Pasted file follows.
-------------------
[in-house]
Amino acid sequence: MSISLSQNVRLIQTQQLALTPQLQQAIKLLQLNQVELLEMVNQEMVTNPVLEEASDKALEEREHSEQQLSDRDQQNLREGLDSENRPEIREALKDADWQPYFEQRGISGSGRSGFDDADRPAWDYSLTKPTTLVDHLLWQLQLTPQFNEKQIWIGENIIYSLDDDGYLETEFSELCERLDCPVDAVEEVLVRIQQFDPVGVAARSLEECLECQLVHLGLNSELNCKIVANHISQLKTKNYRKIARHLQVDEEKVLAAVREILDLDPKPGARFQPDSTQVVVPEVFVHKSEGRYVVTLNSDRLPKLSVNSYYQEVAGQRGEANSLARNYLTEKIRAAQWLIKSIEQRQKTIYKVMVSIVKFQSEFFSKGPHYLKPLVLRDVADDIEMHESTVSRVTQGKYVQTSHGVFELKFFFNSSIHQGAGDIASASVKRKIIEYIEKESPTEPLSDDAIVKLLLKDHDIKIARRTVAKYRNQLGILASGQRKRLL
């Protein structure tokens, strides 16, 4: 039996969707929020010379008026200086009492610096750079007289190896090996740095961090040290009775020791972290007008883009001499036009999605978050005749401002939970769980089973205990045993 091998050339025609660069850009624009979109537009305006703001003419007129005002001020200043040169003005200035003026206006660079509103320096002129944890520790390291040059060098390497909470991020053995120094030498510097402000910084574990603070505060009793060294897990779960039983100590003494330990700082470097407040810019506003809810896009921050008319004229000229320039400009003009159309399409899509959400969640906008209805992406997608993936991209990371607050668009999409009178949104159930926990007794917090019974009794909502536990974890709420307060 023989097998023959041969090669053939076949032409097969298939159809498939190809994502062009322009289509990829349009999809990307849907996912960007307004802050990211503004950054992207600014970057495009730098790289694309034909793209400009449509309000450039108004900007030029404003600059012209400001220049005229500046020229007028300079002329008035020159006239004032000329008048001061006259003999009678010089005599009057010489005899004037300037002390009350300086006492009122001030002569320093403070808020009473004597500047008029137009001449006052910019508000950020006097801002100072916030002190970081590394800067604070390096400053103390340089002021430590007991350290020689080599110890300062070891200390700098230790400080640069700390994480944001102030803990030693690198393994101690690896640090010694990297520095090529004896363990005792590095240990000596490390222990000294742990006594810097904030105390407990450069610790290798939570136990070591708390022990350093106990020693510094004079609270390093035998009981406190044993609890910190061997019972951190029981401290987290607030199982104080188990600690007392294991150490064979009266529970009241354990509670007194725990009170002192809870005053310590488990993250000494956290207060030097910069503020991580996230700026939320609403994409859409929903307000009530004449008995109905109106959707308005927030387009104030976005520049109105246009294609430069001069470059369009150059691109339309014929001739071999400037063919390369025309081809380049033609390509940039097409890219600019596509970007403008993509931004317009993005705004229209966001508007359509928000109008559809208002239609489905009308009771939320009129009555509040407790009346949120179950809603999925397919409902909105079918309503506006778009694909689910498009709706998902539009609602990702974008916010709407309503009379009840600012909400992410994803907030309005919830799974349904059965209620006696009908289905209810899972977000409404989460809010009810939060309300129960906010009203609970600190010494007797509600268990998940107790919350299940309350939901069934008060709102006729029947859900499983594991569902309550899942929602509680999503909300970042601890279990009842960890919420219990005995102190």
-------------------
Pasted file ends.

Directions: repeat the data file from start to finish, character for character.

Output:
[in-house]
Amino acid sequence: MSISLSQNVRLIQTQQLALTPQLQQAIKLLQLNQVELLEMVNQEMVTNPVLEEASDKALEEREHSEQQLSDRDQQNLREGLDSENRPEIREALKDADWQPYFEQRGISGSGRSGFDDADRPAWDYSLTKPTTLVDHLLWQLQLTPQFNEKQIWIGENIIYSLDDDGYLETEFSELCERLDCPVDAVEEVLVRIQQFDPVGVAARSLEECLECQLVHLGLNSELNCKIVANHISQLKTKNYRKIARHLQVDEEKVLAAVREILDLDPKPGARFQPDSTQVVVPEVFVHKSEGRYVVTLNSDRLPKLSVNSYYQEVAGQRGEANSLARNYLTEKIRAAQWLIKSIEQRQKTIYKVMVSIVKFQSEFFSKGPHYLKPLVLRDVADDIEMHESTVSRVTQGKYVQTSHGVFELKFFFNSSIHQGAGDIASASVKRKIIEYIEKESPTEPLSDDAIVKLLLKDHDIKIARRTVAKYRNQLGILASGQRKRLL
């Protein structure tokens, strides 16, 4: 039996969707929020010379008026200086009492610096750079007289190896090996740095961090040290009775020791972290007008883009001499036009999605978050005749401002939970769980089973205990045993 091998050339025609660069850009624009979109537009305006703001003419007129005002001020200043040169003005200035003026206006660079509103320096002129944890520790390291040059060098390497909470991020053995120094030498510097402000910084574990603070505060009793060294897990779960039983100590003494330990700082470097407040810019506003809810896009921050008319004229000229320039400009003009159309399409899509959400969640906008209805992406997608993936991209990371607050668009999409009178949104159930926990007794917090019974009794909502536990974890709420307060 023989097998023959041969090669053939076949032409097969298939159809498939190809994502062009322009289509990829349009999809990307849907996912960007307004802050990211503004950054992207600014970057495009730098790289694309034909793209400009449509309000450039108004900007030029404003600059012209400001220049005229500046020229007028300079002329008035020159006239004032000329008048001061006259003999009678010089005599009057010489005899004037300037002390009350300086006492009122001030002569320093403070808020009473004597500047008029137009001449006052910019508000950020006097801002100072916030002190970081590394800067604070390096400053103390340089002021430590007991350290020689080599110890300062070891200390700098230790400080640069700390994480944001102030803990030693690198393994101690690896640090010694990297520095090529004896363990005792590095240990000596490390222990000294742990006594810097904030105390407990450069610790290798939570136990070591708390022990350093106990020693510094004079609270390093035998009981406190044993609890910190061997019972951190029981401290987290607030199982104080188990600690007392294991150490064979009266529970009241354990509670007194725990009170002192809870005053310590488990993250000494956290207060030097910069503020991580996230700026939320609403994409859409929903307000009530004449008995109905109106959707308005927030387009104030976005520049109105246009294609430069001069470059369009150059691109339309014929001739071999400037063919390369025309081809380049033609390509940039097409890219600019596509970007403008993509931004317009993005705004229209966001508007359509928000109008559809208002239609489905009308009771939320009129009555509040407790009346949120179950809603999925397919409902909105079918309503506006778009694909689910498009709706998902539009609602990702974008916010709407309503009379009840600012909400992410994803907030309005919830799974349904059965209620006696009908289905209810899972977000409404989460809010009810939060309300129960906010009203609970600190010494007797509600268990998940107790919350299940309350939901069934008060709102006729029947859900499983594991569902309550899942929602509680999503909300970042601890279990009842960890919420219990005995102190």